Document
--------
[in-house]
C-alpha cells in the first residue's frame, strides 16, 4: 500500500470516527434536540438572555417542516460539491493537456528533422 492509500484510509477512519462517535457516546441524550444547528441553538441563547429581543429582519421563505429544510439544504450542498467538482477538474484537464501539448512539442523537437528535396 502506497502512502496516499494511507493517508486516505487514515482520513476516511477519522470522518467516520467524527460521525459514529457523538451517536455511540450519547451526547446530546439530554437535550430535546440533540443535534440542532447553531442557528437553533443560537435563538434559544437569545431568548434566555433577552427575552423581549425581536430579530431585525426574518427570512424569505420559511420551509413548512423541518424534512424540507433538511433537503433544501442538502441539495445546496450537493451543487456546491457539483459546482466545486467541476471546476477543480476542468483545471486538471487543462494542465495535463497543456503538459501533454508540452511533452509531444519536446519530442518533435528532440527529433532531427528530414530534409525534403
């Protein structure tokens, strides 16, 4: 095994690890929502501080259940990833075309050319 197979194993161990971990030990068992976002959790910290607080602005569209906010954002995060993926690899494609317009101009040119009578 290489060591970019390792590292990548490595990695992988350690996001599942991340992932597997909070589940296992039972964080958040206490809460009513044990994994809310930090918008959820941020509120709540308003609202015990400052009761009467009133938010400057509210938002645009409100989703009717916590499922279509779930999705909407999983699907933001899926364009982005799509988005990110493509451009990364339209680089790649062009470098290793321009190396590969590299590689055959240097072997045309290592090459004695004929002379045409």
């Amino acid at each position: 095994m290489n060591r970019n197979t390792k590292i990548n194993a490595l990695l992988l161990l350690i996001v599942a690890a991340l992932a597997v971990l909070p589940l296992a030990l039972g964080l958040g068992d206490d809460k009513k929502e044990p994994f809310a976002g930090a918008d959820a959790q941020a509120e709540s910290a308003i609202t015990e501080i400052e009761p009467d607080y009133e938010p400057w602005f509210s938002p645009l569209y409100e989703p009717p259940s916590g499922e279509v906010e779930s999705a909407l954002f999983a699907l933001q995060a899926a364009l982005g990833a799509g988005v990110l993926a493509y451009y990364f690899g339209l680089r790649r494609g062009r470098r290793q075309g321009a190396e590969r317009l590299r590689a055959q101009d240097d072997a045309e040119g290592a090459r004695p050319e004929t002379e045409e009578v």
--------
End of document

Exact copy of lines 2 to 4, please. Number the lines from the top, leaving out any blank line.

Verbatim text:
C-alpha cells in the first residue's frame, strides 16, 4: 500500500470516527434536540438572555417542516460539491493537456528533422 492509500484510509477512519462517535457516546441524550444547528441553538441563547429581543429582519421563505429544510439544504450542498467538482477538474484537464501539448512539442523537437528535396 502506497502512502496516499494511507493517508486516505487514515482520513476516511477519522470522518467516520467524527460521525459514529457523538451517536455511540450519547451526547446530546439530554437535550430535546440533540443535534440542532447553531442557528437553533443560537435563538434559544437569545431568548434566555433577552427575552423581549425581536430579530431585525426574518427570512424569505420559511420551509413548512423541518424534512424540507433538511433537503433544501442538502441539495445546496450537493451543487456546491457539483459546482466545486467541476471546476477543480476542468483545471486538471487543462494542465495535463497543456503538459501533454508540452511533452509531444519536446519530442518533435528532440527529433532531427528530414530534409525534403
């Protein structure tokens, strides 16, 4: 095994690890929502501080259940990833075309050319 197979194993161990971990030990068992976002959790910290607080602005569209906010954002995060993926690899494609317009101009040119009578 290489060591970019390792590292990548490595990695992988350690996001599942991340992932597997909070589940296992039972964080958040206490809460009513044990994994809310930090918008959820941020509120709540308003609202015990400052009761009467009133938010400057509210938002645009409100989703009717916590499922279509779930999705909407999983699907933001899926364009982005799509988005990110493509451009990364339209680089790649062009470098290793321009190396590969590299590689055959240097072997045309290592090459004695004929002379045409």
């Amino acid at each position: 095994m290489n060591r970019n197979t390792k590292i990548n194993a490595l990695l992988l161990l350690i996001v599942a690890a991340l992932a597997v971990l909070p589940l296992a030990l039972g964080l958040g068992d206490d809460k009513k929502e044990p994994f809310a976002g930090a918008d959820a959790q941020a509120e709540s910290a308003i609202t015990e501080i400052e009761p009467d607080y009133e938010p400057w602005f509210s938002p645009l569209y409100e989703p009717p259940s916590g499922e279509v906010e779930s999705a909407l954002f999983a699907l933001q995060a899926a364009l982005g990833a799509g988005v990110l993926a493509y451009y990364f690899g339209l680089r790649r494609g062009r470098r290793q075309g321009a190396e590969r317009l590299r590689a055959q101009d240097d072997a045309e040119g290592a090459r004695p050319e004929t002379e045409e009578v």